On my lunch break today I overheard a snippet of a conversation between two middle aged, suited up men. It went like this…
Man a: “You know… pretty girl? From up north?”
Man b: “Oh! Is she blonde?”
Man a: “Blondie, yeah.”
That was it. That was all I heard. But it was enough to make me mad – well, madder.
Walking back to my office, I wondered if the men have been appalled discovering how women in the entertainment industry have suffered because of Harvey Weinstein? I wondered if they have been watching the news and scrolling through social media and despairing at how clearly rife sexual harassment and assault is across all facets of society? I wondered if they know that in casually reducing a woman to her prettiness and her hair colour, they are bolstering the sexist, misogynistic culture that enables men to harass, to assault and to rape?
I’ve written before on this blog about the harassment I’ve been subjected to. I’ve recalled the hands grabbing up my skirt and the crude words breathed unwanted into my ear and the shouts across the street that were followed by “BITCH” when I didn’t respond. I’ve experienced worse, but I keep such memories boxed away in the back of my brain and that’s where they’re staying for now.
I know my experience isn’t unique – we women can all say ‘me too.’
For a long time I didn’t know I could challenge sexism and misogyny and harassment, but in my mid-teens I began to feel a hot rage burning inside me that was too strong to keep quiet about. By the time I was studying at university, I had gained a reputation as the girl who would take offence to things other people accepted as the norm. My peers would roll their eyes when I protested a sexist ‘joke’ or tell me I was overreacting when I called out boys in the student union who felt it was acceptable to touch me or my friends without our consent. How could I not, given casual sexist remarks and unsolicited gropes are the foundation of the rape culture that rots society?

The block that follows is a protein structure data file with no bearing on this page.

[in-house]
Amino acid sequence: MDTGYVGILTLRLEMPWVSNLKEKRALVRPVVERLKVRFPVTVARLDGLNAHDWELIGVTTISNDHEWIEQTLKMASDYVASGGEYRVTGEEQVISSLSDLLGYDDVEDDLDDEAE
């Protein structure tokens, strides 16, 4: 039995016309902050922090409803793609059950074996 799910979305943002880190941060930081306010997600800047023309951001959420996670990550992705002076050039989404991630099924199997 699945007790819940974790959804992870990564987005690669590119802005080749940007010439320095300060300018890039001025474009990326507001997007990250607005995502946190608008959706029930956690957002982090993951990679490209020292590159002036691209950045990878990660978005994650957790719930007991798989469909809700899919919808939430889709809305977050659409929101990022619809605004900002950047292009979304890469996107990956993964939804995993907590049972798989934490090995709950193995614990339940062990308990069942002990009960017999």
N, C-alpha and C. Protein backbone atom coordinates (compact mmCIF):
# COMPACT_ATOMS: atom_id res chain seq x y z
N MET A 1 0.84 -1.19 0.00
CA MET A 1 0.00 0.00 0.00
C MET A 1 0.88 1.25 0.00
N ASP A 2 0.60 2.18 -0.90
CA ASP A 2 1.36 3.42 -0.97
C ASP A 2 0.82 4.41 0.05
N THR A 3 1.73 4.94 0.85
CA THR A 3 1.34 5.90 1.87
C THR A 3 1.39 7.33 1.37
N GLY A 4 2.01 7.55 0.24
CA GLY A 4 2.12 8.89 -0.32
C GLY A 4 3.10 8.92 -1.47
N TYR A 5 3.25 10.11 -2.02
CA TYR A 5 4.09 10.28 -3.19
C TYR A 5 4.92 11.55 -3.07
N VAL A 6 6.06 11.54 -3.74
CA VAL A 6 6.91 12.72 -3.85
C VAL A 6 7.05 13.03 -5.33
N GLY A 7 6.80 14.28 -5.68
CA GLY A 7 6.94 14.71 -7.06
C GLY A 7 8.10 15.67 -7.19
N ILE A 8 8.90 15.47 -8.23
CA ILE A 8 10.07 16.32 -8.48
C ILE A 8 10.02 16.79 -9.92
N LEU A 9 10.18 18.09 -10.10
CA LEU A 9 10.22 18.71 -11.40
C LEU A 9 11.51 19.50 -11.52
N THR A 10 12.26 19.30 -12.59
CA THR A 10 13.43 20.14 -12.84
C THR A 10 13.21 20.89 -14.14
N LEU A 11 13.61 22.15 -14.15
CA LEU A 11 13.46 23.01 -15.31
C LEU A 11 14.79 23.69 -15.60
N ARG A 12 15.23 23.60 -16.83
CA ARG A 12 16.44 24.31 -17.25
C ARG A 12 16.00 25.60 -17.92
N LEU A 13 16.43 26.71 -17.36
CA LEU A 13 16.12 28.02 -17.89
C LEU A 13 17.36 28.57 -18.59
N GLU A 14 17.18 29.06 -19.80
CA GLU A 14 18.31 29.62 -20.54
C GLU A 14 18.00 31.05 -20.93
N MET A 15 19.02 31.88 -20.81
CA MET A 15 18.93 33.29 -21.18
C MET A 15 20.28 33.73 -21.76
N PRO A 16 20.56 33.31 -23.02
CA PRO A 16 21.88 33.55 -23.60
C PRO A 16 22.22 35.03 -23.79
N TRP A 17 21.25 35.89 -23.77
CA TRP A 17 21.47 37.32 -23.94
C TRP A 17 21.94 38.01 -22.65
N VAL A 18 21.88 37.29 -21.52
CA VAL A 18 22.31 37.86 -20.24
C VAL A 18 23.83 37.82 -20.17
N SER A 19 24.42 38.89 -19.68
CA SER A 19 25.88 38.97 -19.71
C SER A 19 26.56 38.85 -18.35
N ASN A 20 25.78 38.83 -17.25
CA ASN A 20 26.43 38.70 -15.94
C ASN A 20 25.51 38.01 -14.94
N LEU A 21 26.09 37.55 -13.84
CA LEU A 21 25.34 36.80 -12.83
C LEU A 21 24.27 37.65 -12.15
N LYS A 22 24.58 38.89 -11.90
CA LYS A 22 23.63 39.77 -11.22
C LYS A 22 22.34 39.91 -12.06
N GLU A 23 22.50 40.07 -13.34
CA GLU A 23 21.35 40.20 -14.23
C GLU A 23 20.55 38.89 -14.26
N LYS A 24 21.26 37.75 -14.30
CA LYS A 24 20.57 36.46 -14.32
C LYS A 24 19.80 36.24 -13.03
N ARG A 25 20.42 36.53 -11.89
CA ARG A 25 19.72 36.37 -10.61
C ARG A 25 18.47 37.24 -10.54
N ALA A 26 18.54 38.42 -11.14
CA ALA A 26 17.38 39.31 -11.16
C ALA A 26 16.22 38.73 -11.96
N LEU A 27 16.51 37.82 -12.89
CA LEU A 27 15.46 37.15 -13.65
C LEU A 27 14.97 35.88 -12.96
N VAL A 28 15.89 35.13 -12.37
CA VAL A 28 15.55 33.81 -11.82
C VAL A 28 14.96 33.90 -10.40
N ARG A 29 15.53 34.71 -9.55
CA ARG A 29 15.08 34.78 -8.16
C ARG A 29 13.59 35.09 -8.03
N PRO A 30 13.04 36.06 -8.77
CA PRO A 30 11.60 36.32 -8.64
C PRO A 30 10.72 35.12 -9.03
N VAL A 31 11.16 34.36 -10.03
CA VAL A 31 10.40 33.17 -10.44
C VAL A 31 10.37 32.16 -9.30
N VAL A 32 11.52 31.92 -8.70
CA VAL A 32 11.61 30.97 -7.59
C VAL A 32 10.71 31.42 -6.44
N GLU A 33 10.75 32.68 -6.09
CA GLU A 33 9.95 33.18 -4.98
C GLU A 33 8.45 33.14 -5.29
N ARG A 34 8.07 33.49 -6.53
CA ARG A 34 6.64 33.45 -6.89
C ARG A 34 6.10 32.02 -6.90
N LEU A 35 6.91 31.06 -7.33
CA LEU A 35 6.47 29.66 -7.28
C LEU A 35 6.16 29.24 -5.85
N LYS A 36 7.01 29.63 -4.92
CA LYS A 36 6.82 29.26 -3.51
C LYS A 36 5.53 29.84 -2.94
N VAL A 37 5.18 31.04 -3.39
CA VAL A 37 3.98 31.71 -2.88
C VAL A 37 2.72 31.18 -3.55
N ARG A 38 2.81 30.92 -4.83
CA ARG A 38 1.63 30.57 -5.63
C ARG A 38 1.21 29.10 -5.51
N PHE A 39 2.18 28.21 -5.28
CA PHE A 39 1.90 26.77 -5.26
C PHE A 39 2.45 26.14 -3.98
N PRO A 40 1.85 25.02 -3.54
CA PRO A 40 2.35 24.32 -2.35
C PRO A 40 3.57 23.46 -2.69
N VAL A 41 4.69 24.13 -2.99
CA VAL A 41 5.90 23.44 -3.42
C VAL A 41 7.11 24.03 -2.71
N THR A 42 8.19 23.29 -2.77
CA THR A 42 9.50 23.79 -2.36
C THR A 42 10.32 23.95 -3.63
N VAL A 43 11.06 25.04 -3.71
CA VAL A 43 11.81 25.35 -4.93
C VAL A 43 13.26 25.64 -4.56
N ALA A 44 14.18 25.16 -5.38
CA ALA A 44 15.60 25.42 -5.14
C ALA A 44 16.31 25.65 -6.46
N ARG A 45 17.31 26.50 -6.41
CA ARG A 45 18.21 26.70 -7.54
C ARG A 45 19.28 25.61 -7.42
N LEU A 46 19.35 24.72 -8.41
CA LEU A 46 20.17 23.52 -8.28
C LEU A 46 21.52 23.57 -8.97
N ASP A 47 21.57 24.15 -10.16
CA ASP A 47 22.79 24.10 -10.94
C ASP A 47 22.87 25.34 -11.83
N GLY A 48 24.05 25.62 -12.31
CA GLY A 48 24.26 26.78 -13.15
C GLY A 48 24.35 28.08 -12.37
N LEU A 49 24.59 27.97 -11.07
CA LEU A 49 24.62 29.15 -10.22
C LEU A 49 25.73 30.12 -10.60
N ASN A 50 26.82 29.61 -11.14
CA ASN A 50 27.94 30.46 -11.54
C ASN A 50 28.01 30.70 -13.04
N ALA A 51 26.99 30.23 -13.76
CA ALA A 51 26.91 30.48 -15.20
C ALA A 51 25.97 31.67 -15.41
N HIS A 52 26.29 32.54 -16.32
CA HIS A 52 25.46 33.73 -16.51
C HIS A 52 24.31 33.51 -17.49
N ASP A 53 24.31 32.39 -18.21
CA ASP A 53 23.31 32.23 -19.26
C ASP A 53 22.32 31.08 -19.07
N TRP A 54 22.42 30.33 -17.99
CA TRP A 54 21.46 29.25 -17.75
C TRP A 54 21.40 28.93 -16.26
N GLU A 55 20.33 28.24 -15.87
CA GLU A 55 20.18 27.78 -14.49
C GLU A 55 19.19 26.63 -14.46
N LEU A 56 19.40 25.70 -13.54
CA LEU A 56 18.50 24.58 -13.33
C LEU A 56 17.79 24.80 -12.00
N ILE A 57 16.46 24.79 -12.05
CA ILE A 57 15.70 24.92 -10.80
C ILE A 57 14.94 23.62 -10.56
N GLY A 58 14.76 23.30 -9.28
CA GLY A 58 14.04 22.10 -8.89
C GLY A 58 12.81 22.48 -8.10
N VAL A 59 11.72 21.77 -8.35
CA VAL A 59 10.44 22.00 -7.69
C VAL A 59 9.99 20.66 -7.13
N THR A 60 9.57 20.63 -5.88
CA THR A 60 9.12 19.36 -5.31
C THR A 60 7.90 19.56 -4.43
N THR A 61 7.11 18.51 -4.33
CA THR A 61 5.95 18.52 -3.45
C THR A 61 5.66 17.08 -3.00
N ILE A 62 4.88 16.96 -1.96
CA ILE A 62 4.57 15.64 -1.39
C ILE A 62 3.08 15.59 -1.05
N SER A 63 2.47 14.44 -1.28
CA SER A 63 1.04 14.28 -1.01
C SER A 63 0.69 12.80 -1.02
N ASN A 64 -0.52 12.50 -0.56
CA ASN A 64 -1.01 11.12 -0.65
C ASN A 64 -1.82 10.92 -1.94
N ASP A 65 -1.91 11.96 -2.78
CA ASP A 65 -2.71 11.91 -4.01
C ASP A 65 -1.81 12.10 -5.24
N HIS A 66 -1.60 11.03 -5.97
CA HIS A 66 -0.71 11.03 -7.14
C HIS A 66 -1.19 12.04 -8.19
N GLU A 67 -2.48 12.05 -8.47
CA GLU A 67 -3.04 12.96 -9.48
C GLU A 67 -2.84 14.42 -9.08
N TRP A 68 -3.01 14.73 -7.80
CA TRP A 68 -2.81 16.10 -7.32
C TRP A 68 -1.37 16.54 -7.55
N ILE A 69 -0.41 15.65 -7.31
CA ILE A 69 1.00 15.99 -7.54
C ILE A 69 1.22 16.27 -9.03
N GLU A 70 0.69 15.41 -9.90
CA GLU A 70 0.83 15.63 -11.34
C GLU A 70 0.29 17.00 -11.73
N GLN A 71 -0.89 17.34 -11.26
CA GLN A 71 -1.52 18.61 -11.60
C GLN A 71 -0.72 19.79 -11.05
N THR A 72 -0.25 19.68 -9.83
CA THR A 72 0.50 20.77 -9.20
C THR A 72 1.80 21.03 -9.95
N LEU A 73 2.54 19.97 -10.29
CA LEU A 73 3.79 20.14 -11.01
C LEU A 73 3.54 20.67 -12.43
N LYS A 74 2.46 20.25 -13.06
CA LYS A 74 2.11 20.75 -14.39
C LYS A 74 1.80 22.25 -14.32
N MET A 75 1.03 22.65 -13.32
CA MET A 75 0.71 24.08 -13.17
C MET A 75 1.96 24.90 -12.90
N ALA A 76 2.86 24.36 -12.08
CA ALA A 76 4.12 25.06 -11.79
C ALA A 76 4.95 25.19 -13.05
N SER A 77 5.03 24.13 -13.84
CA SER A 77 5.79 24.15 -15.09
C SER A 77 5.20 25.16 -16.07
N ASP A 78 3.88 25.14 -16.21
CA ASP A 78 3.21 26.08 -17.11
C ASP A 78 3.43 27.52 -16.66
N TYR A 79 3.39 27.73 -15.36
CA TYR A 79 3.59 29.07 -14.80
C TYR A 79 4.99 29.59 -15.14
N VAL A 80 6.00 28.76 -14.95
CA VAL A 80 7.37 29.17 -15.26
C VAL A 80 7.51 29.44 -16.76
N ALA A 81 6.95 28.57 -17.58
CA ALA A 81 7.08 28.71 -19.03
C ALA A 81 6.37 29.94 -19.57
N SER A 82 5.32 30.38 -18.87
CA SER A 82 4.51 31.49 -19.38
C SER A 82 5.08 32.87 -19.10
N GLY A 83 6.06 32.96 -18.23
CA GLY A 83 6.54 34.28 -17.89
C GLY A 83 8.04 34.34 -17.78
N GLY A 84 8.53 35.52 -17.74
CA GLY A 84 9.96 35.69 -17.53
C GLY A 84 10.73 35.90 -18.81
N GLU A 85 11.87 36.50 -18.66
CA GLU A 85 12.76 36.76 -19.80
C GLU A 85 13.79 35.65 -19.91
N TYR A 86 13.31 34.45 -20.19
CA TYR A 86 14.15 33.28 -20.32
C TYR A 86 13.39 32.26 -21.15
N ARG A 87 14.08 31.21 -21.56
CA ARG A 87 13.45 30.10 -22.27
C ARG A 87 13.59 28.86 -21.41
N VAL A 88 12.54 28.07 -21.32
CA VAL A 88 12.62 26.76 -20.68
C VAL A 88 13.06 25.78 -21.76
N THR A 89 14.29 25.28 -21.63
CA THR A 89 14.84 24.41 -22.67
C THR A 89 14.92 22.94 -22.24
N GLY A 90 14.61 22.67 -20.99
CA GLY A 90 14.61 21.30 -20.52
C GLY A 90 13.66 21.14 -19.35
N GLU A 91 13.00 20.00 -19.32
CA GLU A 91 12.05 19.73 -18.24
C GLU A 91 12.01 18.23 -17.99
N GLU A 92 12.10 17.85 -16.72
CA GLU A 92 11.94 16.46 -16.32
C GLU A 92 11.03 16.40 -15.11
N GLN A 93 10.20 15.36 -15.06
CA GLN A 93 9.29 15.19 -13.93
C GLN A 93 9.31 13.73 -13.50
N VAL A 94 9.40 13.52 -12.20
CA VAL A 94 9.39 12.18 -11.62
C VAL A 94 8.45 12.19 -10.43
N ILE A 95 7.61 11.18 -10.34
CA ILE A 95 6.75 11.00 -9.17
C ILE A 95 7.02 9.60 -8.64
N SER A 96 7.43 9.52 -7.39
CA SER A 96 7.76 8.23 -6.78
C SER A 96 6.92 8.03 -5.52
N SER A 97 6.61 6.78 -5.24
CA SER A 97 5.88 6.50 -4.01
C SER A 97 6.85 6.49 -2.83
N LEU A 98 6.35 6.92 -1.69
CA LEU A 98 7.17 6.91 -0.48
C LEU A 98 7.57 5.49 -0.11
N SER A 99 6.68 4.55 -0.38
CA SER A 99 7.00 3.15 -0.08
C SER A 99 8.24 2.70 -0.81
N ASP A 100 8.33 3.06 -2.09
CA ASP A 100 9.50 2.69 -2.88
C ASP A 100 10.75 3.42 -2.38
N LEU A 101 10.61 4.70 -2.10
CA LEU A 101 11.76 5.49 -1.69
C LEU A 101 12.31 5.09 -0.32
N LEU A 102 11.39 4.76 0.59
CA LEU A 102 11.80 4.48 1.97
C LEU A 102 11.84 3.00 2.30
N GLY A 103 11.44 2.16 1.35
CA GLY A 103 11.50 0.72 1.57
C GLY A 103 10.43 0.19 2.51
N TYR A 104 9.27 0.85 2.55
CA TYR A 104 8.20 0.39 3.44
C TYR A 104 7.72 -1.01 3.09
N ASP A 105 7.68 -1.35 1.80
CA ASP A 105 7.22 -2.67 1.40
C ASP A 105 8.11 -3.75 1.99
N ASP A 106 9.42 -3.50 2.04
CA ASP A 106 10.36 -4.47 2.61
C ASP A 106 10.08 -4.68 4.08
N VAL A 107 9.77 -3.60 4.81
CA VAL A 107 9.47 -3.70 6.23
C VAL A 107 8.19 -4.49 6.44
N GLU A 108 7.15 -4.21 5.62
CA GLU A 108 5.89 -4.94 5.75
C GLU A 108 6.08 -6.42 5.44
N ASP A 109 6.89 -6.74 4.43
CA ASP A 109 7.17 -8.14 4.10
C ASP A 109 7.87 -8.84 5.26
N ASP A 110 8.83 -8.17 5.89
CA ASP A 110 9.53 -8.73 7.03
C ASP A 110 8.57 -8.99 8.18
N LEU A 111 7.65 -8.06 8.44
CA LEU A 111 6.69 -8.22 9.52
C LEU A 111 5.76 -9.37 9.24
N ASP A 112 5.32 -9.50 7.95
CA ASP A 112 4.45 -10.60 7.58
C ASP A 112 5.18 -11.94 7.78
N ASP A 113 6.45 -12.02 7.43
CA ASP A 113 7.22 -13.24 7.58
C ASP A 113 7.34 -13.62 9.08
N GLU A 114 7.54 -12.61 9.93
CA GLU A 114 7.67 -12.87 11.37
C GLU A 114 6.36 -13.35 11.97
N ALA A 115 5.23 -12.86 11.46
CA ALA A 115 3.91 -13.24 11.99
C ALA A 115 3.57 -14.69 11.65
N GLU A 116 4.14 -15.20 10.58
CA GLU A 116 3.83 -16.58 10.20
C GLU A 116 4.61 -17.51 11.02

Now, after days of reading ‘me too’, that rage I mentioned is white hot and I feel I need to do more to challenge sexism and misogyny and harassment on a daily basis.
Don’t get me wrong – the responsibility for the pain and suffering caused by harassment and assault belongs solely to the people who commit the offences, but the events of the past few days suggest there are lots of men who don’t get the difference between what’s acceptable behaviour and what isn’t. I think if we all become a little braver in calling their wrongdoings out when we see them, we stand a better chance of rooting out this problem.
If you see a woman being harassed in the street, don’t let that happen – do something to help. If you hear a man in the pub or on the train speaking about a woman as if she’s an object, remind him she’s a human being who must be treated with more respect than that. If you have a male colleague or family member who you know behaves inappropriately towards women, be vigilant to that and make sure he knows you’re watching him.
Call out the throwaway comments and the barely noticeable touches now and maybe our future daughters and granddaughters will be free from their own ‘me too’ stories.
As for me… if I ever see those two men again, I’ll tell them ‘blondie’ has a name and they’d better start using it.